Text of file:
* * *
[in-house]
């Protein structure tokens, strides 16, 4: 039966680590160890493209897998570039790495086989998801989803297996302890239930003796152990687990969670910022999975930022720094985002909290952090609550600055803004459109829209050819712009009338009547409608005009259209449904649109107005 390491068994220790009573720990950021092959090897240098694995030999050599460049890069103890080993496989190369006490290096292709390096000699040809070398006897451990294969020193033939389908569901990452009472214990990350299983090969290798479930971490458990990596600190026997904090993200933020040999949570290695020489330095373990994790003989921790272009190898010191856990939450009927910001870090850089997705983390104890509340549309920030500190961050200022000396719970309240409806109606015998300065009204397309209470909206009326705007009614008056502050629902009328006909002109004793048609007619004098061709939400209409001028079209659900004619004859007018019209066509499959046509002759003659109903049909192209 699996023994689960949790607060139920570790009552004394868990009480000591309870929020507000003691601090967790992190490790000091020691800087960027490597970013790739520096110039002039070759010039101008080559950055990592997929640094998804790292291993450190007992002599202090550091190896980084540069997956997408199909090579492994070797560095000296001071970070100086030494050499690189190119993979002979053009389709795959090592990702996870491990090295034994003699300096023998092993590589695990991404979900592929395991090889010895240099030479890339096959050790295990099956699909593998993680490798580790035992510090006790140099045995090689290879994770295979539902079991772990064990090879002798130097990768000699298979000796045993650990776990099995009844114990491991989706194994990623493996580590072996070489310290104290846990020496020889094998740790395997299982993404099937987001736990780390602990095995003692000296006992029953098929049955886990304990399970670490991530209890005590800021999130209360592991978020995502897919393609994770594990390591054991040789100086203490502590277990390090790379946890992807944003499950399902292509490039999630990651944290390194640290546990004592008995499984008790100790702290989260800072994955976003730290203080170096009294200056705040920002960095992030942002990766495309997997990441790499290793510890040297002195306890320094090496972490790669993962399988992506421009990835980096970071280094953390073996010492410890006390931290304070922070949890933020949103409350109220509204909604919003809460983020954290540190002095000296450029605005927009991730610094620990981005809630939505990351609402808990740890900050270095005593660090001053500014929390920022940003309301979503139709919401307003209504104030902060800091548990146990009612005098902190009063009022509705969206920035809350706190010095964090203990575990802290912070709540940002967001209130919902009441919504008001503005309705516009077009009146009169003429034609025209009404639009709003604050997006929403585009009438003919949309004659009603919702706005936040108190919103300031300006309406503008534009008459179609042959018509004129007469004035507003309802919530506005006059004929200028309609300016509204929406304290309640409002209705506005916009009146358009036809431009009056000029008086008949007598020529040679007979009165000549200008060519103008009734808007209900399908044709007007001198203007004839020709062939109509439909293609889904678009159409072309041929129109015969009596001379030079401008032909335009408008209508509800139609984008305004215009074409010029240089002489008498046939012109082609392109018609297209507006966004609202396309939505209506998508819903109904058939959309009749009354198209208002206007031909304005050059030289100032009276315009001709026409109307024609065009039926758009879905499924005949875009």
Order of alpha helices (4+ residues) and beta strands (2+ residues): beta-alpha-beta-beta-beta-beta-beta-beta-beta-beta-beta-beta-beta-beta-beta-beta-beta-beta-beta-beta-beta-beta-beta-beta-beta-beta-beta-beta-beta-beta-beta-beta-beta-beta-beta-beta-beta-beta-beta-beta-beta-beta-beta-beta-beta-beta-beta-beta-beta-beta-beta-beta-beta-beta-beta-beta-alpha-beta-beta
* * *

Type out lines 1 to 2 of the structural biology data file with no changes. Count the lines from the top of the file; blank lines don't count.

[in-house]
């Protein structure tokens, strides 16, 4: 039966680590160890493209897998570039790495086989998801989803297996302890239930003796152990687990969670910022999975930022720094985002909290952090609550600055803004459109829209050819712009009338009547409608005009259209449904649109107005 390491068994220790009573720990950021092959090897240098694995030999050599460049890069103890080993496989190369006490290096292709390096000699040809070398006897451990294969020193033939389908569901990452009472214990990350299983090969290798479930971490458990990596600190026997904090993200933020040999949570290695020489330095373990994790003989921790272009190898010191856990939450009927910001870090850089997705983390104890509340549309920030500190961050200022000396719970309240409806109606015998300065009204397309209470909206009326705007009614008056502050629902009328006909002109004793048609007619004098061709939400209409001028079209659900004619004859007018019209066509499959046509002759003659109903049909192209 699996023994689960949790607060139920570790009552004394868990009480000591309870929020507000003691601090967790992190490790000091020691800087960027490597970013790739520096110039002039070759010039101008080559950055990592997929640094998804790292291993450190007992002599202090550091190896980084540069997956997408199909090579492994070797560095000296001071970070100086030494050499690189190119993979002979053009389709795959090592990702996870491990090295034994003699300096023998092993590589695990991404979900592929395991090889010895240099030479890339096959050790295990099956699909593998993680490798580790035992510090006790140099045995090689290879994770295979539902079991772990064990090879002798130097990768000699298979000796045993650990776990099995009844114990491991989706194994990623493996580590072996070489310290104290846990020496020889094998740790395997299982993404099937987001736990780390602990095995003692000296006992029953098929049955886990304990399970670490991530209890005590800021999130209360592991978020995502897919393609994770594990390591054991040789100086203490502590277990390090790379946890992807944003499950399902292509490039999630990651944290390194640290546990004592008995499984008790100790702290989260800072994955976003730290203080170096009294200056705040920002960095992030942002990766495309997997990441790499290793510890040297002195306890320094090496972490790669993962399988992506421009990835980096970071280094953390073996010492410890006390931290304070922070949890933020949103409350109220509204909604919003809460983020954290540190002095000296450029605005927009991730610094620990981005809630939505990351609402808990740890900050270095005593660090001053500014929390920022940003309301979503139709919401307003209504104030902060800091548990146990009612005098902190009063009022509705969206920035809350706190010095964090203990575990802290912070709540940002967001209130919902009441919504008001503005309705516009077009009146009169003429034609025209009404639009709003604050997006929403585009009438003919949309004659009603919702706005936040108190919103300031300006309406503008534009008459179609042959018509004129007469004035507003309802919530506005006059004929200028309609300016509204929406304290309640409002209705506005916009009146358009036809431009009056000029008086008949007598020529040679007979009165000549200008060519103008009734808007209900399908044709007007001198203007004839020709062939109509439909293609889904678009159409072309041929129109015969009596001379030079401008032909335009408008209508509800139609984008305004215009074409010029240089002489008498046939012109082609392109018609297209507006966004609202396309939505209506998508819903109904058939959309009749009354198209208002206007031909304005050059030289100032009276315009001709026409109307024609065009039926758009879905499924005949875009």